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Brazil’s export lull sets stage for record soybean shipments: Braun

The current lull in shipments is exactly that, rather than a withdrawal from the market

If there is a silver lining to Brazil’s recent shortcomings in grain exports, the country is now more prepared than ever to pump out big volumes in 2017, perhaps to the dismay of its competitors.

Brazil is the No. 1 and No. 2 shipper of soybeans and corn, respectively, but earlier this year, the drought-stricken country found itself with much less exportable supply than expected at the wrap-up of harvest.

Brazil should be at the height of corn shipping season from October through December, but saying that corn exports have been dismal over the last two months might be far too generous.

Shipments for corn and its byproduct, ethanol, were down by nearly 80 per cent in October and November versus a year ago. Soybeans fared slightly better with exports down two-thirds over the same time frame, although exports of the oilseed do not usually get going until February or March.

But now with the drought of 2016 mostly in the rear-view mirror, record corn and soybean crops are a real possibility heading into 2017, particularly if favourable weather holds.

And although Brazil has notoriously faced transportation and logistical issues at ports in the past, that is much less the case today.

The upcoming 2016-17 export season could be one of the smoothest Brazil has seen in recent years. And if domestic soybean and corn prices are internationally competitive once the products arrive to market, the United States, one of the country’s main trade rivals, will start feeling the pressure.

Full fields, clear ports

In 2015-16, the Brazilian soybean and corn harvests were originally projected to top 100 million and 80 million tonnes, but late-season drought cut the volumes to 95.4 million and 66.6 million tonnes, respectively. The second crop corn, also called safrinha, was hit especially hard.

But the 2016-17 season is already showing promise as both soybean planting and development is ahead of normal, and 94 per cent of the first corn crop is in good condition. Analysts polled by Reuters expect both crops to set new records this year — 102.64 million tonnes for soybeans and 86.58 million tonnes for corn.

If the good weather continues, soybean harvest could begin later this month. This means that the oilseed could arrive on the market a little earlier than usual this year, potentially cutting in to the U.S. business. Early soybean harvest also means an earlier start to the sowing period for safrinha, which accounts for roughly two-thirds of Brazil’s total corn.

Corn does not typically start being shipped out en masse until August, as the safrinha crop is more heavily exported than the full-season corn, which is mostly dedicated to domestic use since the ports are full of soybeans when it is harvested.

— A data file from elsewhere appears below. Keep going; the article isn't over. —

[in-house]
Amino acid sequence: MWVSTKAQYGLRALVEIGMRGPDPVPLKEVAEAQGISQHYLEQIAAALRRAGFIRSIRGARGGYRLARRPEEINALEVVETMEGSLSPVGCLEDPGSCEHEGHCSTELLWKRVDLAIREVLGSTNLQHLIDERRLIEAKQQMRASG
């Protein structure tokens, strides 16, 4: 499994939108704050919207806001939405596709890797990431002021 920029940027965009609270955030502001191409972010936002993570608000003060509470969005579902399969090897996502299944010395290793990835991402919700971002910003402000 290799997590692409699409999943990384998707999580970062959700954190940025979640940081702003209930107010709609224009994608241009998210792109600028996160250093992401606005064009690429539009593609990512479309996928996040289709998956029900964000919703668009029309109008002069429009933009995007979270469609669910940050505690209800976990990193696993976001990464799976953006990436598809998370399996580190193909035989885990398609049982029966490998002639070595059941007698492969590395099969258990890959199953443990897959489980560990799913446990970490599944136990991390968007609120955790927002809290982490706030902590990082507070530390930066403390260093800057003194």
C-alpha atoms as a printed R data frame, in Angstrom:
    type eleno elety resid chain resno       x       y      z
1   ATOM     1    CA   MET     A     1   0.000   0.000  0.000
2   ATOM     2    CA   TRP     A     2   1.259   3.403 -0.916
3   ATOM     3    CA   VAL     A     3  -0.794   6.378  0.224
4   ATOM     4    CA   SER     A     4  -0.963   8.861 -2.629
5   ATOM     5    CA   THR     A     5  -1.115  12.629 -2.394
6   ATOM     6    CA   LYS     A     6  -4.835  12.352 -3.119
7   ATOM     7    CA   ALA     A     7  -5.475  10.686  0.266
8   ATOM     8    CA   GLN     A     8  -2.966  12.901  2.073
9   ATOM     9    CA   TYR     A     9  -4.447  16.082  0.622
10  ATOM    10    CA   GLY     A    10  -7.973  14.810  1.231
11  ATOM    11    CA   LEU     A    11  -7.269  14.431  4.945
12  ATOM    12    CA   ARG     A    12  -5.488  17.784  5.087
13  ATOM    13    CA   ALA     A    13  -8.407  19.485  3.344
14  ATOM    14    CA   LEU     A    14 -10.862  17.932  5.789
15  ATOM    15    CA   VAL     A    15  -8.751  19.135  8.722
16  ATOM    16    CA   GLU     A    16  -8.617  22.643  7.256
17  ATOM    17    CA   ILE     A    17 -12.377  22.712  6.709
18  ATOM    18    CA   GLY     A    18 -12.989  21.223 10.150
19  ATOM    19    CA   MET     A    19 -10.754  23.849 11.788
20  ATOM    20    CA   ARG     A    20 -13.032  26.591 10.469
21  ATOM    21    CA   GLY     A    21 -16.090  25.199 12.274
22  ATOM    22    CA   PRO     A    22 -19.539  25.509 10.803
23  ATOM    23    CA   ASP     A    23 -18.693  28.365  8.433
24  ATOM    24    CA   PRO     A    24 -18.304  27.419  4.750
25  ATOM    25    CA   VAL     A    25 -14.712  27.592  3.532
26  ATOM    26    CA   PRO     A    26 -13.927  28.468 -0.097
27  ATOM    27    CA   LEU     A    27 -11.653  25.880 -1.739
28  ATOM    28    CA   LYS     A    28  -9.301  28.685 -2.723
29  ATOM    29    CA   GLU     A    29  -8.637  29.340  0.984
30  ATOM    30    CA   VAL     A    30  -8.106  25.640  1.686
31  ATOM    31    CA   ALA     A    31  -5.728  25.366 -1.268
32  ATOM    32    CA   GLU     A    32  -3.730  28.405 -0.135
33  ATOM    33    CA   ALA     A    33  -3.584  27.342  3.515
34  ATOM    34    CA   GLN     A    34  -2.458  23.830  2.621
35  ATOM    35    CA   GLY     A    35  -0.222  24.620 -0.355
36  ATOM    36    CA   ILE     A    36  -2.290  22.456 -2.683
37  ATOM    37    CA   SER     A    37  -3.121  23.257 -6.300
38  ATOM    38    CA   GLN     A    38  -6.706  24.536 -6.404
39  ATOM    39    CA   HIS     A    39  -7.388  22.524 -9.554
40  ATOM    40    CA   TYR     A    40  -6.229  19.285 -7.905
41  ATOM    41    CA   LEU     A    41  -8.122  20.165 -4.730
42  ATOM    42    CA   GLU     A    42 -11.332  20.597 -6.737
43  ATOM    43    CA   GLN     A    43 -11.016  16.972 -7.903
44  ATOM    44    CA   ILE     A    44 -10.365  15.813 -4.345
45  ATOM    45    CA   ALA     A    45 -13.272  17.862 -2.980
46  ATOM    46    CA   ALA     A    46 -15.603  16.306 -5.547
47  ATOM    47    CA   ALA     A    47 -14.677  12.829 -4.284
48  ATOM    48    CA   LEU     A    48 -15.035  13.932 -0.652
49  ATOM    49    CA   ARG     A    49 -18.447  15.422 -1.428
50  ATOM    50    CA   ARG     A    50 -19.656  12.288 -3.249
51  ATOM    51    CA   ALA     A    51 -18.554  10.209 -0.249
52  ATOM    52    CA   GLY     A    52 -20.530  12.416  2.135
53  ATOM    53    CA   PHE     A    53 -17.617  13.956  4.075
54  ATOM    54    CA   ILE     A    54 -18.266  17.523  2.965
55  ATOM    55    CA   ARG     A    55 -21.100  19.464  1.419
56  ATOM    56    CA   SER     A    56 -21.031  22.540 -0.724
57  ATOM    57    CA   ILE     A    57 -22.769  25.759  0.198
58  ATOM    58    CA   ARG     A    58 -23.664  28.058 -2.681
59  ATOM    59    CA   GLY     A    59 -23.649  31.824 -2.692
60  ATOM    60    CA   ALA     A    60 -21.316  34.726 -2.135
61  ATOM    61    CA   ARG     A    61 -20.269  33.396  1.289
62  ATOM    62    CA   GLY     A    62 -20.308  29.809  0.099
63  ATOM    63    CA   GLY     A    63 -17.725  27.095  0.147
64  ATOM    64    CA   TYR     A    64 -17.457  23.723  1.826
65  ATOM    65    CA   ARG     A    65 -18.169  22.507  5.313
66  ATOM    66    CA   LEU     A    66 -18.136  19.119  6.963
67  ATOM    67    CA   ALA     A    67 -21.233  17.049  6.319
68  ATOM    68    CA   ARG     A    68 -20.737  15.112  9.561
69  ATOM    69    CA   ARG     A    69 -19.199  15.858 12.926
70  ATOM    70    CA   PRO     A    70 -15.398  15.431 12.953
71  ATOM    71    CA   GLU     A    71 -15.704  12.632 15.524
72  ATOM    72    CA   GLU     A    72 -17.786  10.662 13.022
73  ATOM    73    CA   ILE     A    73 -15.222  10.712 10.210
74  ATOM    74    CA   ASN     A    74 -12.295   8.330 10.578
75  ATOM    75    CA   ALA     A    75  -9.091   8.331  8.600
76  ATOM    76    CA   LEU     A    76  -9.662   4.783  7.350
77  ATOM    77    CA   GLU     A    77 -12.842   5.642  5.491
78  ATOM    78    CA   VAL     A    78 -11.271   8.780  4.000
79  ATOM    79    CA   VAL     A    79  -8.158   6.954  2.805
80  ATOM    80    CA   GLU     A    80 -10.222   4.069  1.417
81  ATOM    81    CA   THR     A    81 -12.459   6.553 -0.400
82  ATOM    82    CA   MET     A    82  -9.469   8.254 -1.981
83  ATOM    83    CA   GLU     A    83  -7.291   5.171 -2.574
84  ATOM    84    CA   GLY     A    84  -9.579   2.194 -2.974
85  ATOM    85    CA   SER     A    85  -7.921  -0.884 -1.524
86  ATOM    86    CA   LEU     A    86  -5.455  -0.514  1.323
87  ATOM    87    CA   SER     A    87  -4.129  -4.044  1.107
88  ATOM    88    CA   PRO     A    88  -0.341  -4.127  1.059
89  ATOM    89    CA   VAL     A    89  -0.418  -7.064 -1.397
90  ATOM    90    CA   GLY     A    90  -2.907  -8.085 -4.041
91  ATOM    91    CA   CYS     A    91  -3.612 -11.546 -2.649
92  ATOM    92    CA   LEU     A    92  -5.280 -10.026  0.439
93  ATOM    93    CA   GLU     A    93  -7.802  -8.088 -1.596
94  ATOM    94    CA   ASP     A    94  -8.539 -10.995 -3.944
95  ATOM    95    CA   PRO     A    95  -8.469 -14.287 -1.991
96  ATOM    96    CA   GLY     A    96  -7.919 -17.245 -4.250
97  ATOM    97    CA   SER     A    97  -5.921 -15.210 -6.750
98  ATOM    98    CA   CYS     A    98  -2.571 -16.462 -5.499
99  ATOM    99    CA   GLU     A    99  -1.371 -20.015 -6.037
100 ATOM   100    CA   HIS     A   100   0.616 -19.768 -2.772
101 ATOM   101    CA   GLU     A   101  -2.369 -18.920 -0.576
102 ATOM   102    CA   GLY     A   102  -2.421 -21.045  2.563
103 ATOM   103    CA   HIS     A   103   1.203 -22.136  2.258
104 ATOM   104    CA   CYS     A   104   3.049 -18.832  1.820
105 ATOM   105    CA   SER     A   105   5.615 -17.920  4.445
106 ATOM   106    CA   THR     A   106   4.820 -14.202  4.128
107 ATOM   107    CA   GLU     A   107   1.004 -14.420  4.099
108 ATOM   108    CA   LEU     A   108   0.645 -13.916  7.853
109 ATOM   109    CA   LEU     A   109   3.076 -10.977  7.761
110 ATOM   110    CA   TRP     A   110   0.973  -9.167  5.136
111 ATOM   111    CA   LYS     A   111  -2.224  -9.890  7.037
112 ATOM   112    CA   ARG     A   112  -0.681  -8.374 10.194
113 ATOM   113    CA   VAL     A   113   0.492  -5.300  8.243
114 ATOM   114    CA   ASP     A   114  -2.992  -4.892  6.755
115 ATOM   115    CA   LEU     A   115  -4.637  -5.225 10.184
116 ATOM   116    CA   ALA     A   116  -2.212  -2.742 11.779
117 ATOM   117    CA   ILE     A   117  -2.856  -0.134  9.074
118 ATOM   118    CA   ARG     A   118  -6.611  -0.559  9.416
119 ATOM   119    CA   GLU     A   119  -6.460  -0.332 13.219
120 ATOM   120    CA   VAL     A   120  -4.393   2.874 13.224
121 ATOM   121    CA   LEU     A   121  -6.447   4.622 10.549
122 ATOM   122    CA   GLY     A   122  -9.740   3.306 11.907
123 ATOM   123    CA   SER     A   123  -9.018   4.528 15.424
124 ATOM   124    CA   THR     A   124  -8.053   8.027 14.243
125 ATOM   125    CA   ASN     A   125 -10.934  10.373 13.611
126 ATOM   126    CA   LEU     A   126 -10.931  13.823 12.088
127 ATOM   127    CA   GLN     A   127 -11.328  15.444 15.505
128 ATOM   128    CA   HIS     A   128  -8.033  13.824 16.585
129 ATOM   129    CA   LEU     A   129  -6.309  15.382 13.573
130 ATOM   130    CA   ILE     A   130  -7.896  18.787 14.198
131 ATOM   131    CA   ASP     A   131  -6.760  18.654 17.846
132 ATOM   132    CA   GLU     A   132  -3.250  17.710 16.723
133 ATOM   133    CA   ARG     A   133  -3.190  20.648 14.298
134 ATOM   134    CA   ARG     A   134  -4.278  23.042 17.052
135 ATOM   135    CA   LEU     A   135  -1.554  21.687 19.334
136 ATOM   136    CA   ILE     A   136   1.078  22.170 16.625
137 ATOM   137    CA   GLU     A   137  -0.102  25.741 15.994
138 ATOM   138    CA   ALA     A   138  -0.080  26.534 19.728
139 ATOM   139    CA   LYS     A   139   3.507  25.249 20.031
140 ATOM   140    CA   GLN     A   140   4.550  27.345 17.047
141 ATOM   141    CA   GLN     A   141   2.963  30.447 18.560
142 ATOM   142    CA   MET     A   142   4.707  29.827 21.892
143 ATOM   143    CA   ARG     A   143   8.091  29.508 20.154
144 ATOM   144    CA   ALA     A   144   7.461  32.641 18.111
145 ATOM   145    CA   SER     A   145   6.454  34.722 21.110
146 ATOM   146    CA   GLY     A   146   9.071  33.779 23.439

Vessel traffic at Brazilian ports is unusually light for this time of year. This owes mostly to the drastically lower year-on-year export volumes out of major ports, but improvements in logistics over the last year or so have also helped.

The average number of days that vessels had to wait outside the No. 1 port of Santos last month was nine, down from 20 days last November. Wait times at another key southern port, Paranagua, were cut from 56 to six days over the same time frame.

Brazilian shippers have also massively increased the usage of ports in the northern part of the country over the last year, which has also helped lighten the load on the southern terminals. Northern ports are particularly attractive to the largest soybean-producing state of Mato Grosso due to their proximity.

Brazil is expected to ship a record volume of soybeans in the 2016-17 marketing year, which begins in February 2017 and runs through January 2018 for the South American country.

Current industry estimates range from 57.5 million to 60 million tonnes, well above figures for the 2015-16 year which stand at or just above 50 million tonnes.

Relatively speaking, the drought impacted corn exports much more than soybeans, as shipments in the current marketing year will fall up to 50 per cent from the record 2014-15 campaign. Industry estimates for Brazilian corn exports range from 16 million to 19 million tonnes for the 2015-16 season, which will conclude at the end of February 2017.

Analysts peg Brazil corn exports to be the second-largest volume on record in the 2016-17 marketing year, beginning in March 2017. Shipments are likely to range between 25 million and 30 million tonnes.

As the agriculture market learned from Brazil’s previous season, a lot will be subject to change over the next few months, especially if the weather starts to sour. But if the weather remains supportive and export prices are attractive to buyers, Brazil’s trade competitors have good reason to start getting nervous.

Karen Braun is a Reuters grain market analyst, the views presented in this column are her own.

About the author


Karen Braun is a Reuters market analyst based in Chicago. The views in this column are her own.


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